Bill Aulet, the managing director of the Martin Trust Center for MIT Entrepreneurship, pushed for changes in how people are taught to start businesses, saying that entrepreneurship education in the United States is dismal at best today. He dismissed most entrepreneurship educators as long on platitudes and short on actionable guidance. Meanwhile, the demand for entrepreneurship education is stronger than ever before, Aulet said.

“This enormous gap between demand and supply has been filled by storytelling,” he said. “Why is that? Because it’s not easy to teach entrepreneurship.”

Aulet advocated what he calls “disciplined entrepreneurship,” a method he described in his 2013 book of the same name. The disciplined approach, Aulet said, focuses on the skills, knowledge, and processes needed to develop and launch a new product or service, rather than on anecdotes and motivational speeches.

The dearth of practical entrepreneurship education is worrying, Aulet said, because entrepreneurs will be the job creators of the new machine age, creating new industries using the affordable, easy-to-access tools that are fast becoming available. He made a distinction between small, local ventures such as restaurants and retailers and “innovation-driven enterprises” that can become global companies on the strength of their cutting-edge new technology or approach. Encouraging the latter, he said, will help to solve the country’s looming employment crisis.

“Your kids are going to be entrepreneurs,” Aulet said. “That’s where the jobs are going to be. Entrepreneurship is not a fad. It is not going away.”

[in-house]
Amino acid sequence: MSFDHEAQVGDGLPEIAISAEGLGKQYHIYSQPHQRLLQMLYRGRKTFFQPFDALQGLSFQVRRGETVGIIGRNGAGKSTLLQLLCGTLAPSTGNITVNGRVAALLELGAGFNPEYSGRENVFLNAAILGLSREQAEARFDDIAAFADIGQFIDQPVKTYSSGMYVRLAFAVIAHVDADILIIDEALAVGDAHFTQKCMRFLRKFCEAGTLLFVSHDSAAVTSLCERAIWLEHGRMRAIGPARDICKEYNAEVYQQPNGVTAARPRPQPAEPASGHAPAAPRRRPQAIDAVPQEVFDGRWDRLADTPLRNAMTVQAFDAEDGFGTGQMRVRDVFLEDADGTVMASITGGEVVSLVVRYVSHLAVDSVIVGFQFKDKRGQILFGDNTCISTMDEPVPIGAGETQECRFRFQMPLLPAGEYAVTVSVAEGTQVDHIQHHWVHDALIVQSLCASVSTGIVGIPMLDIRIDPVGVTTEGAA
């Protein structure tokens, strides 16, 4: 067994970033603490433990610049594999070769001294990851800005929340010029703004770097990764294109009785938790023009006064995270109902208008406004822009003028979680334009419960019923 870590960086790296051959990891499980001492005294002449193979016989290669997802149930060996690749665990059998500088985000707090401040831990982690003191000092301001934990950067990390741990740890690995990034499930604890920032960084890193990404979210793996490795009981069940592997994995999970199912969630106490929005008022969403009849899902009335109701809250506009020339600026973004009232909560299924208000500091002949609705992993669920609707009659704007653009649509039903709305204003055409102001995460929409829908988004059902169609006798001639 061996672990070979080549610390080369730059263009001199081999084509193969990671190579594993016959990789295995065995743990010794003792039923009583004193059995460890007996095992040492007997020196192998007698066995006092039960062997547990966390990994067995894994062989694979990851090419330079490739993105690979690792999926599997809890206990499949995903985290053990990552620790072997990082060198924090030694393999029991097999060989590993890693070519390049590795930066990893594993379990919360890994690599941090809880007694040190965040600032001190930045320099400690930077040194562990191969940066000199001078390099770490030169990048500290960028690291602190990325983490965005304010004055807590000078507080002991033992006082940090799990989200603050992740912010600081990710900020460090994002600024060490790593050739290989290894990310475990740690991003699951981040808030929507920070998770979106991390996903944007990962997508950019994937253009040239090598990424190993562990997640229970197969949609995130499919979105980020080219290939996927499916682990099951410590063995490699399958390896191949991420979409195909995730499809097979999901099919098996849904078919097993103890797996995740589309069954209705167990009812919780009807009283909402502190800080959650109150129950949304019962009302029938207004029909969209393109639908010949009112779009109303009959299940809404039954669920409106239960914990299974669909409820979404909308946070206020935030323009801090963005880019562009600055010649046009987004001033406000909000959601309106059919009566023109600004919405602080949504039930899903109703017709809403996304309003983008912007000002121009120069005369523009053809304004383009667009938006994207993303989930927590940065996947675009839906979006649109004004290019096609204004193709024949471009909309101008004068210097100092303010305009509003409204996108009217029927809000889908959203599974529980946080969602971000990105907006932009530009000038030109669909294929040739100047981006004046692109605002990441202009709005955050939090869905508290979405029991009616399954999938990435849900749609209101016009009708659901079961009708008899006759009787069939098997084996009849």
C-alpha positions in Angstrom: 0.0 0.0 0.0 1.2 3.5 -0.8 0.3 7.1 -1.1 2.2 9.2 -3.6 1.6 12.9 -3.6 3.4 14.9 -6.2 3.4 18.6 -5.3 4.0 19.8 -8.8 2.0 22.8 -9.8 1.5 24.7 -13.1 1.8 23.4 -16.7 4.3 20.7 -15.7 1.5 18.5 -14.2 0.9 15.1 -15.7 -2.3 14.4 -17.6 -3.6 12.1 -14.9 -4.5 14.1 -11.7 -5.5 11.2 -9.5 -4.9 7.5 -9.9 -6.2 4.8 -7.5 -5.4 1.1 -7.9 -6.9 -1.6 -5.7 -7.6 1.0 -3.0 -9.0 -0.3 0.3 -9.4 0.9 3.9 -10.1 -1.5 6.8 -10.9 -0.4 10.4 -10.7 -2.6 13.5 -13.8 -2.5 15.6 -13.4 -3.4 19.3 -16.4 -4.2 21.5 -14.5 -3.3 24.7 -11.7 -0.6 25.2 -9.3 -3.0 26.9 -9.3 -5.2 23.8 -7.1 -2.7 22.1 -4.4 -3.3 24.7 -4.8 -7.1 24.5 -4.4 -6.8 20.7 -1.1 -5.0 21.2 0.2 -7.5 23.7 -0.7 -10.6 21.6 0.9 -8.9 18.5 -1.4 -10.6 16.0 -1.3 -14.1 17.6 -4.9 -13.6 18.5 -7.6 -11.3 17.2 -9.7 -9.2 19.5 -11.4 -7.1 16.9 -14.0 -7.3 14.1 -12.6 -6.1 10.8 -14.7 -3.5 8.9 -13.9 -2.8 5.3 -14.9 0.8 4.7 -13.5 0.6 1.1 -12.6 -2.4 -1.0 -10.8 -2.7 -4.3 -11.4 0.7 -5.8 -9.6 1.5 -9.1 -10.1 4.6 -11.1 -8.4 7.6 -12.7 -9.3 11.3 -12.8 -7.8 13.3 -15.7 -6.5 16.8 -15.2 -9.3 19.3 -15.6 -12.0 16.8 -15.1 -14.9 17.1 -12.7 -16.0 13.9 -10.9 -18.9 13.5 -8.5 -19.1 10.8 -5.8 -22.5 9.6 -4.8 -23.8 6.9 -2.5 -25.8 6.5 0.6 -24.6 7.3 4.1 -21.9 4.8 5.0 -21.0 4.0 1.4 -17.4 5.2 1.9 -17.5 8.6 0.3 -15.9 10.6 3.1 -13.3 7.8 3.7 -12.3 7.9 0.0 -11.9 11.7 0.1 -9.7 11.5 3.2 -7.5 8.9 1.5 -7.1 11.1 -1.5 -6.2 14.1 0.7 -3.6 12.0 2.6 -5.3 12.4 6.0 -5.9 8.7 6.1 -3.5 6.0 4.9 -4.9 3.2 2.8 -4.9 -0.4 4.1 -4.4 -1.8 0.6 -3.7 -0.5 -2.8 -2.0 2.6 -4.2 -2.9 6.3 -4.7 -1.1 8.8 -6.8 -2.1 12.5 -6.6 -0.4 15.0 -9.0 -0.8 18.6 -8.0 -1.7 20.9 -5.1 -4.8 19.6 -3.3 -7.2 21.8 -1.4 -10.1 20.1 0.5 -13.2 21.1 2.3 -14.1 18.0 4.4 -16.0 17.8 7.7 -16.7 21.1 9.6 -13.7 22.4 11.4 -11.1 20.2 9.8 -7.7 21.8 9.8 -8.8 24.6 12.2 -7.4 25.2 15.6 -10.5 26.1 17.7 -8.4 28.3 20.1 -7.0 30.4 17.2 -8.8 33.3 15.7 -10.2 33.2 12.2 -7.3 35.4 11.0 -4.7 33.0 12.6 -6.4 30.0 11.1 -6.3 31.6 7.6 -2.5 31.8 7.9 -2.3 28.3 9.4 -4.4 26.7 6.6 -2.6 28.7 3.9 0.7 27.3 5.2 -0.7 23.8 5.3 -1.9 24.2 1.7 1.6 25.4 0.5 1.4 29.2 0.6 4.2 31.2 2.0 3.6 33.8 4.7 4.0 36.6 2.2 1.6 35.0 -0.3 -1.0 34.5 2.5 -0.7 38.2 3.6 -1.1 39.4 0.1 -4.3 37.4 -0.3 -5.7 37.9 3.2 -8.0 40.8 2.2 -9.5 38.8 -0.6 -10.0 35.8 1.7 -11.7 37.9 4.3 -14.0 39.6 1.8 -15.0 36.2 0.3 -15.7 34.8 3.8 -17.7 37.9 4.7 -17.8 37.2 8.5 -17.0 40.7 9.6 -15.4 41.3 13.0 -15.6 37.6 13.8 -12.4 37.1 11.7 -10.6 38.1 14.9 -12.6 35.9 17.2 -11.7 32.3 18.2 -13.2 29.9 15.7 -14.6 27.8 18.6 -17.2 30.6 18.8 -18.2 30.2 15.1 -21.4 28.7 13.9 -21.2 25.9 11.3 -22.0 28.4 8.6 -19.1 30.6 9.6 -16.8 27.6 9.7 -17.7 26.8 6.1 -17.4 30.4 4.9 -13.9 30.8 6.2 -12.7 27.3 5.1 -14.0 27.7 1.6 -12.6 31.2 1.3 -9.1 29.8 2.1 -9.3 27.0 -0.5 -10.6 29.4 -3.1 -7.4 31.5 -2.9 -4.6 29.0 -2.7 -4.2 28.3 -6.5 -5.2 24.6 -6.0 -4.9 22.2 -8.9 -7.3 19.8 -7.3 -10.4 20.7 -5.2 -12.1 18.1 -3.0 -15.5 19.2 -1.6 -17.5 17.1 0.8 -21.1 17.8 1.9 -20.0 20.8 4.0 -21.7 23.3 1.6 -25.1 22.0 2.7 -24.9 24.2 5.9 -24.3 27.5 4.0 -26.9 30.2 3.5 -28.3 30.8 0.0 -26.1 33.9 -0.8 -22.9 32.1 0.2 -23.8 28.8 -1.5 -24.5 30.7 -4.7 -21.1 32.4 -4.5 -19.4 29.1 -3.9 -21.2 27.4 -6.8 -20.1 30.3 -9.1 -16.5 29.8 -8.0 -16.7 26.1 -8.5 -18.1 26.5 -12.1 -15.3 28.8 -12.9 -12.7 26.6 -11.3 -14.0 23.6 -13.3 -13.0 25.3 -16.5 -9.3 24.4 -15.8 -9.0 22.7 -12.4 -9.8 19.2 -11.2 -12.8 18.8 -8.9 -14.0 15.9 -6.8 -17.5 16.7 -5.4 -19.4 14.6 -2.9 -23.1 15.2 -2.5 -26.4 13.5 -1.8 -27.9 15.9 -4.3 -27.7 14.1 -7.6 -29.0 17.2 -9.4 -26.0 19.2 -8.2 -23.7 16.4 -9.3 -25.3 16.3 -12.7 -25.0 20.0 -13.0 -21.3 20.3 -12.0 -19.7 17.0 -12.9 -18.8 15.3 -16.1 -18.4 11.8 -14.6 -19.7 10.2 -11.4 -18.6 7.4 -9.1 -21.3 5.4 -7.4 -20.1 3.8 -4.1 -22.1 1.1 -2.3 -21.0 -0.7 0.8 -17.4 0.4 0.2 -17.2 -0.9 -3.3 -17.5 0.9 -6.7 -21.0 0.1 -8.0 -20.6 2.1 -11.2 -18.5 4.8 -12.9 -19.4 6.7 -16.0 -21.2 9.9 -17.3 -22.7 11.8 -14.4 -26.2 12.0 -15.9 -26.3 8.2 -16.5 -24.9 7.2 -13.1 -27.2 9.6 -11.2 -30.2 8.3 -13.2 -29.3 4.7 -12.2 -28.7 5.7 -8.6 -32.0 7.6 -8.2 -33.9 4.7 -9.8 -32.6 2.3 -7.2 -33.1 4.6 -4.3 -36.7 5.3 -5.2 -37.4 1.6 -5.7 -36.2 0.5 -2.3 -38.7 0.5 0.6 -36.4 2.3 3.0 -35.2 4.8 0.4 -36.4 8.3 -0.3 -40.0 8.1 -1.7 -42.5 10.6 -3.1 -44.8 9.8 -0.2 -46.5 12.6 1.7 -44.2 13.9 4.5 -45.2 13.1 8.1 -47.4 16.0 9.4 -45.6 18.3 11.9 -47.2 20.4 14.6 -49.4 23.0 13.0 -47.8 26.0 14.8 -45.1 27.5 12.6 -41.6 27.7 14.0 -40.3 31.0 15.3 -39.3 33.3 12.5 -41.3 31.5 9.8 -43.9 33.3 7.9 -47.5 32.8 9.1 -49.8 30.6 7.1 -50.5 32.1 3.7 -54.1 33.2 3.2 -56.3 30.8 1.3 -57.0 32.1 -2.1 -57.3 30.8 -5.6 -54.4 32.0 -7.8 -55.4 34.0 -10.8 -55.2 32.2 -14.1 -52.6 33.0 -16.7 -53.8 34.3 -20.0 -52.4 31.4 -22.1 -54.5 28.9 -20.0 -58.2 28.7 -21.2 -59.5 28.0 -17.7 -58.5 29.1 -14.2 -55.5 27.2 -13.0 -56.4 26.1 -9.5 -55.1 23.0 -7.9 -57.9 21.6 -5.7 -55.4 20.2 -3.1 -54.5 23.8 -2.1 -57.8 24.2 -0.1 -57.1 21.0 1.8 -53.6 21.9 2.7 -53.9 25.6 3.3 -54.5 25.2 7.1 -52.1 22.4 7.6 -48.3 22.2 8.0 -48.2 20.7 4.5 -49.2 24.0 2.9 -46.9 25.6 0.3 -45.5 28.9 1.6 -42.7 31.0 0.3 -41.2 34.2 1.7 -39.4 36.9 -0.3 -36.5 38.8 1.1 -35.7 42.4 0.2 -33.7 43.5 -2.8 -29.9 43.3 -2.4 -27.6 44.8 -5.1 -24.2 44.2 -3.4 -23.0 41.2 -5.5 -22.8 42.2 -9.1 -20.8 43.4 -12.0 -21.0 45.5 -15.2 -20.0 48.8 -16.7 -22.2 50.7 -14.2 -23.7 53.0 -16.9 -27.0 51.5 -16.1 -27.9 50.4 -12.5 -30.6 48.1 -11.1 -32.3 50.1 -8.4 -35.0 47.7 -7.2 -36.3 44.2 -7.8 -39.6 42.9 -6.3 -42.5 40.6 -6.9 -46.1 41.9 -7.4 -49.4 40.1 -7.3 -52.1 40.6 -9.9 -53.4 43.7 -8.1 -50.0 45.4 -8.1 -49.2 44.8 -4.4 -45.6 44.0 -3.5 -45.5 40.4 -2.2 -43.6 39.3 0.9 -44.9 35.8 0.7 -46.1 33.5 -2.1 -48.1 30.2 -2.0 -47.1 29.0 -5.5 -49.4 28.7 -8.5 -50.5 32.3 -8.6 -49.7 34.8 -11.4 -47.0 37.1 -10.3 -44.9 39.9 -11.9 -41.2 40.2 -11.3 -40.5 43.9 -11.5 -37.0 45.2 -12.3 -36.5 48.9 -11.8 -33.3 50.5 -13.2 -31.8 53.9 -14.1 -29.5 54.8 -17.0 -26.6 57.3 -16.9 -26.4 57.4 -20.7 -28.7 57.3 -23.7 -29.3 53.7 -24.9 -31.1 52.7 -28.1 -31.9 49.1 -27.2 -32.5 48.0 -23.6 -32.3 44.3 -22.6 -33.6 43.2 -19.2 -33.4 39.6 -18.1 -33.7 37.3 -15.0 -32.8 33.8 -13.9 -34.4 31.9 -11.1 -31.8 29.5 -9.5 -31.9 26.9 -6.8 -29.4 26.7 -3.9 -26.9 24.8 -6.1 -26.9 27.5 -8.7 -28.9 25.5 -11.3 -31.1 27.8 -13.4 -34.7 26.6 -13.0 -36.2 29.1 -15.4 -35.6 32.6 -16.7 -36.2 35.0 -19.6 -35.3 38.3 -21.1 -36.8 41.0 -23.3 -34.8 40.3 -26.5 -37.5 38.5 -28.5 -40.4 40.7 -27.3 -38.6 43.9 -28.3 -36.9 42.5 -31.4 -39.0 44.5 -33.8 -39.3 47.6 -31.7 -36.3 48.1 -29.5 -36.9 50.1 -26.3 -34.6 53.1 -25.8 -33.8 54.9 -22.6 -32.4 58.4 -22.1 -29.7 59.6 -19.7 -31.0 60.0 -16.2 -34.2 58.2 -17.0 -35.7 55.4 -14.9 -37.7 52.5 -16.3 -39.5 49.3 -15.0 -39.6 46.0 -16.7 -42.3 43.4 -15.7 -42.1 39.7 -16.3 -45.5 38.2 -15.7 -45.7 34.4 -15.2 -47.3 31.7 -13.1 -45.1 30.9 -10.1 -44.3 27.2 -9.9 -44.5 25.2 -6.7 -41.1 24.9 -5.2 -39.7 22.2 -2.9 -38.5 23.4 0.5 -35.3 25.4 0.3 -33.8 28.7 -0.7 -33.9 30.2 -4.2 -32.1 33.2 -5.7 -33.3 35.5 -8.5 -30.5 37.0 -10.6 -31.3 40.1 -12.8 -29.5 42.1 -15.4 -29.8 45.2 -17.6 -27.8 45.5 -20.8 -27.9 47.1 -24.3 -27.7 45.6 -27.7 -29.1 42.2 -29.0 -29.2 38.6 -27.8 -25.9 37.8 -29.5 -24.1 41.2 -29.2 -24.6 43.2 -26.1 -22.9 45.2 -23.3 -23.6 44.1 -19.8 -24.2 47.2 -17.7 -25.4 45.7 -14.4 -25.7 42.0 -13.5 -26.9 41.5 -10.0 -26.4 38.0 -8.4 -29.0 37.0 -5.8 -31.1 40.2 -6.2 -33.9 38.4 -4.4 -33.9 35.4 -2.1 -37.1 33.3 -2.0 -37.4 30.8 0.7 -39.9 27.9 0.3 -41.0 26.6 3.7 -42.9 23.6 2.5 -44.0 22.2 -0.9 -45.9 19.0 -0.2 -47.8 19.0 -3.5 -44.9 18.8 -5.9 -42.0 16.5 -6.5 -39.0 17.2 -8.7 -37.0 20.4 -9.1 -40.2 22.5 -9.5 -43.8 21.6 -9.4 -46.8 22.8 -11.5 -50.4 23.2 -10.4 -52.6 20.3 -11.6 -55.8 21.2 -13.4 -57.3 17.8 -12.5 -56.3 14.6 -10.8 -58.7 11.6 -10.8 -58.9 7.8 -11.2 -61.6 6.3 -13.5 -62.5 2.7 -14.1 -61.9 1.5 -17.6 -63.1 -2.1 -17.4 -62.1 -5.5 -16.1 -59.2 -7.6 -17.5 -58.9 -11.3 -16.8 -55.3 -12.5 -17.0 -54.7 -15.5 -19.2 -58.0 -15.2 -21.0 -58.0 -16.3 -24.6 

Twin initiatives

MIT last year announced the MIT Innovation Initiative to answer just that type of challenge. Associate Dean Fiona Murray, co-director of the initiative, predicted a continuing rise of innovation-driven enterprises, the result of new ideas accompanied by new tools to put them into action, such as crowdfunding networks to raise capital and low-cost, on-demand business services like legal service company LegalZoom.

The MIT Innovation Initiative, Murray said, will help define and develop the capabilities needed to lead the innovation economy. She outlined three “critical capabilities:” an ability to recognize and respond to global challenges; an ability to reliably scale innovations; and an ability to design organizations and policies that fit the new innovation economy.

That means a shift in the way students are taught, with increasing emphasis on problem solving and learning in the field, a stronger connection to corporate partners, and a physical campus that encourages and fosters innovative activity, Murray said.

Separate but complementary to the MIT Innovation Initiative is the Initiative on the Digital Economy, an MIT Sloan-based effort to develop research and guidance on how digital technologies will affect businesses, the economy, and society. For all of the excitement about disruptive technologies and companies, McAfee, the co-director of the initiative, said it is unlikely that all major corporations will simply collapse in the face of upstarts. Instead, he advocated that companies rethink their approaches to management, leadership, and strategy. Specifically, he advocated the triumph of facts, statistics, and research—what he called “geek pursuits.”

“Getting business to get a little bit geekier overall is a really noble fight, I think,” McAfee said.